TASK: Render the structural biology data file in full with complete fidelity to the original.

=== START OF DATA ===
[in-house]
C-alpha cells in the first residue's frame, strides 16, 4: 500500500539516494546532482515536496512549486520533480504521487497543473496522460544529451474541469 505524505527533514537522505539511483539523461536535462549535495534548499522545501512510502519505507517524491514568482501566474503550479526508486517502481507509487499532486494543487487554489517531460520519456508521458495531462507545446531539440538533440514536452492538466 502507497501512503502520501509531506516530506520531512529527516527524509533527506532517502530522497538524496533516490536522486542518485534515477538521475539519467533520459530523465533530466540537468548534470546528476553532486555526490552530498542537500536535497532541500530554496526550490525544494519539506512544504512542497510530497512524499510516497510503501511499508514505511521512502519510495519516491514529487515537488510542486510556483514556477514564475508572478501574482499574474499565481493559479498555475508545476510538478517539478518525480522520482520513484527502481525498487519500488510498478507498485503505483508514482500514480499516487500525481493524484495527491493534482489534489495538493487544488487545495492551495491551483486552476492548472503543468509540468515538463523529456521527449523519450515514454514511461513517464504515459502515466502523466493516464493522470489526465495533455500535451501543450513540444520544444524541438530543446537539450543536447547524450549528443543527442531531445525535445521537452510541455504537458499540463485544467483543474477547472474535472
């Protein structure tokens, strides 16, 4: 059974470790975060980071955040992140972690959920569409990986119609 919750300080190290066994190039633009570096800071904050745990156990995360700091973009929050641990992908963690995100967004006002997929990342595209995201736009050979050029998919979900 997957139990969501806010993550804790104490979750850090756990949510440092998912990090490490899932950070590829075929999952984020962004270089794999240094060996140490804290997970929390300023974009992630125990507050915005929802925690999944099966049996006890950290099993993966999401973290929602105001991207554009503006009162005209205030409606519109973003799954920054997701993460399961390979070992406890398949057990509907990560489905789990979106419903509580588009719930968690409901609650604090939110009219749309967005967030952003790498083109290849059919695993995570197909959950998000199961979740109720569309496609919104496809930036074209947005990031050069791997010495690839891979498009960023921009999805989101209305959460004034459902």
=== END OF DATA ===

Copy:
[in-house]
C-alpha cells in the first residue's frame, strides 16, 4: 500500500539516494546532482515536496512549486520533480504521487497543473496522460544529451474541469 505524505527533514537522505539511483539523461536535462549535495534548499522545501512510502519505507517524491514568482501566474503550479526508486517502481507509487499532486494543487487554489517531460520519456508521458495531462507545446531539440538533440514536452492538466 502507497501512503502520501509531506516530506520531512529527516527524509533527506532517502530522497538524496533516490536522486542518485534515477538521475539519467533520459530523465533530466540537468548534470546528476553532486555526490552530498542537500536535497532541500530554496526550490525544494519539506512544504512542497510530497512524499510516497510503501511499508514505511521512502519510495519516491514529487515537488510542486510556483514556477514564475508572478501574482499574474499565481493559479498555475508545476510538478517539478518525480522520482520513484527502481525498487519500488510498478507498485503505483508514482500514480499516487500525481493524484495527491493534482489534489495538493487544488487545495492551495491551483486552476492548472503543468509540468515538463523529456521527449523519450515514454514511461513517464504515459502515466502523466493516464493522470489526465495533455500535451501543450513540444520544444524541438530543446537539450543536447547524450549528443543527442531531445525535445521537452510541455504537458499540463485544467483543474477547472474535472
């Protein structure tokens, strides 16, 4: 059974470790975060980071955040992140972690959920569409990986119609 919750300080190290066994190039633009570096800071904050745990156990995360700091973009929050641990992908963690995100967004006002997929990342595209995201736009050979050029998919979900 997957139990969501806010993550804790104490979750850090756990949510440092998912990090490490899932950070590829075929999952984020962004270089794999240094060996140490804290997970929390300023974009992630125990507050915005929802925690999944099966049996006890950290099993993966999401973290929602105001991207554009503006009162005209205030409606519109973003799954920054997701993460399961390979070992406890398949057990509907990560489905789990979106419903509580588009719930968690409901609650604090939110009219749309967005967030952003790498083109290849059919695993995570197909959950998000199961979740109720569309496609919104496809930036074209947005990031050069791997010495690839891979498009960023921009999805989101209305959460004034459902």